Like most of us, after 2 weeks of holiday eating and drinking, I’m ready to push the reset button on my eats. While I’ve certainly enjoyed the endless french fries, chips and salsa and New Years Eve champagne, my mind and body are in a sugar and junk food fog! So when I saw Marisa’s Back To Basics challenge, I immediately committed to participating. You can read all the details of Back To Basics here but the gist is exactly what you expect: focus on getting ‘back to basics’ of healthy eating and living.

I’ve customized Marisa’s Back to Basics goals to fit my needs. For me, I know I need to eat out a lot less and move a lot more and my goals reflect that.

Back to Basics January // lgsmash.com

While I’m focusing on limiting my eating out, I’m building in 2 dinners out – one to celebrate a friend’s birthday and one ‘freebie’ for a date night. And when it comes to eating in, Alex and I are really striving to make meals from the food we already have on hand. We have a bad habit of not taking inventory before heading to the store and end up with repeat items and a full pantry of items we don’t often make a point to use.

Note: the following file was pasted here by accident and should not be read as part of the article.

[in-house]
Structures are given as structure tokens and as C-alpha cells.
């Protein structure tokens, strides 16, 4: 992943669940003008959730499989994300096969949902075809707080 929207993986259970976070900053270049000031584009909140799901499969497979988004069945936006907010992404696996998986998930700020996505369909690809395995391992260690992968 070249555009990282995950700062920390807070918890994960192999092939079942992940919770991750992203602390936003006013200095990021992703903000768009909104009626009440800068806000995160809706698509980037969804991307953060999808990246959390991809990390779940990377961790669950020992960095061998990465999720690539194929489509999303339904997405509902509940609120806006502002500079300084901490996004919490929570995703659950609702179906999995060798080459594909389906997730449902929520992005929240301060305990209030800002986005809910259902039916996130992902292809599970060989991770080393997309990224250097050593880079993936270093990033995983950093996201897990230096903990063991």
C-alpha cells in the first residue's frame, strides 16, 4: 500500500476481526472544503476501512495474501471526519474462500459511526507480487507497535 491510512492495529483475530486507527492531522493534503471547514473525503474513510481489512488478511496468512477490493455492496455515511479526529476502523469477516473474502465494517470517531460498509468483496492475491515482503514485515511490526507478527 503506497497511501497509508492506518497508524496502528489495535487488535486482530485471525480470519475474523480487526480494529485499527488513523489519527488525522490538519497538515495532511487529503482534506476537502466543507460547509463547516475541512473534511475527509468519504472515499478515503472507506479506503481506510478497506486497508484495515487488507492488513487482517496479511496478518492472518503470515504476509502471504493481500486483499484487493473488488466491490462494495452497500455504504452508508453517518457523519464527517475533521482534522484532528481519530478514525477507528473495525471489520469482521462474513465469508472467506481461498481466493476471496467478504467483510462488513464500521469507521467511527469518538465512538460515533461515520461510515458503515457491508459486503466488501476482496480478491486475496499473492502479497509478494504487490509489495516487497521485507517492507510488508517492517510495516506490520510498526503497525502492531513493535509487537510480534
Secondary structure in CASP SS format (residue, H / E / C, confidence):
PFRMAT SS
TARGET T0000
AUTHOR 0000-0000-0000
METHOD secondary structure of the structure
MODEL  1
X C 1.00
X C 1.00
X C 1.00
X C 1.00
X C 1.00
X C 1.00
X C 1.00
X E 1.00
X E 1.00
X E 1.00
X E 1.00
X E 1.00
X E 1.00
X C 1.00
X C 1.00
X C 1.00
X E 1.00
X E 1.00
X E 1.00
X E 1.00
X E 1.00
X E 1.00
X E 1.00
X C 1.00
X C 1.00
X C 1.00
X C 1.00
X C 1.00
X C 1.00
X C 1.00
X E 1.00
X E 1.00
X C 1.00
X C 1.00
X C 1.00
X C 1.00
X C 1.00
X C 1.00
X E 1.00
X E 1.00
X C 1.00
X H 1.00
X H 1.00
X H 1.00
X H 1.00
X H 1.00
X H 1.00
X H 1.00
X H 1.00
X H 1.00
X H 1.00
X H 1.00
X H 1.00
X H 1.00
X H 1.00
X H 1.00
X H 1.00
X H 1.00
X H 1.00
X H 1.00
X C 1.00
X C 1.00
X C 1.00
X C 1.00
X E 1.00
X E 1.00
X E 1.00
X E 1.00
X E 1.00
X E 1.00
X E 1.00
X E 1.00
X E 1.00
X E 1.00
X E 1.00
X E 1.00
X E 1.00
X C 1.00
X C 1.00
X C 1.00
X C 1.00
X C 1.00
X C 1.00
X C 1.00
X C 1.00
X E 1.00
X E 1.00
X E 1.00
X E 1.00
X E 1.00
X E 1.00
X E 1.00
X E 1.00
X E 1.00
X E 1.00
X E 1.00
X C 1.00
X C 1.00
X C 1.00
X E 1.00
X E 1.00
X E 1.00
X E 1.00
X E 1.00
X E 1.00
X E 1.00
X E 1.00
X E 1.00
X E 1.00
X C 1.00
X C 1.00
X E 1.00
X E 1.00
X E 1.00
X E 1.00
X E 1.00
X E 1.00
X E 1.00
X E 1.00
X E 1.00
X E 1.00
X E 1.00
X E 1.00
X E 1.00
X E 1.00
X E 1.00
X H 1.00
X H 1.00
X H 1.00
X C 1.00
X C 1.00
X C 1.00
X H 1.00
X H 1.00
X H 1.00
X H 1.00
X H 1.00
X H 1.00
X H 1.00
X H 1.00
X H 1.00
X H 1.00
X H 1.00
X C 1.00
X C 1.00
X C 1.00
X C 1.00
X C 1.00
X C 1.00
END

I’m the first to admit that I’m not a fan of cooking – mostly because I don’t spend any time thinking about what to make for dinner so it’s always a challenge! So I’m relying heavily on Marisa’s Pinterest page, meal planning tips and copious healthy recipes (like ramen!)

If you’d like to participate in Back to Basics, too, hop on in! You can find the Back to Basics community on Twitter and Instagram by using #BackToBasicsJanuary.

One Little Word for 2015: Light

For me, 2014 was all about FOCUS. I picked ‘focus’ as much as it picked me. I spent the first half of the year focusing on a job search. I’d started feeling stagnant in my role and knew it was time to look for a new challenge. I set my sights on the growing Denver startup community. I’ve spent the second half of the year really focusing on my new job, new industry, new ‘normal’. Through the ups and downs of 2014, I focused on the end goal and kept my ‘eyes on the prize.’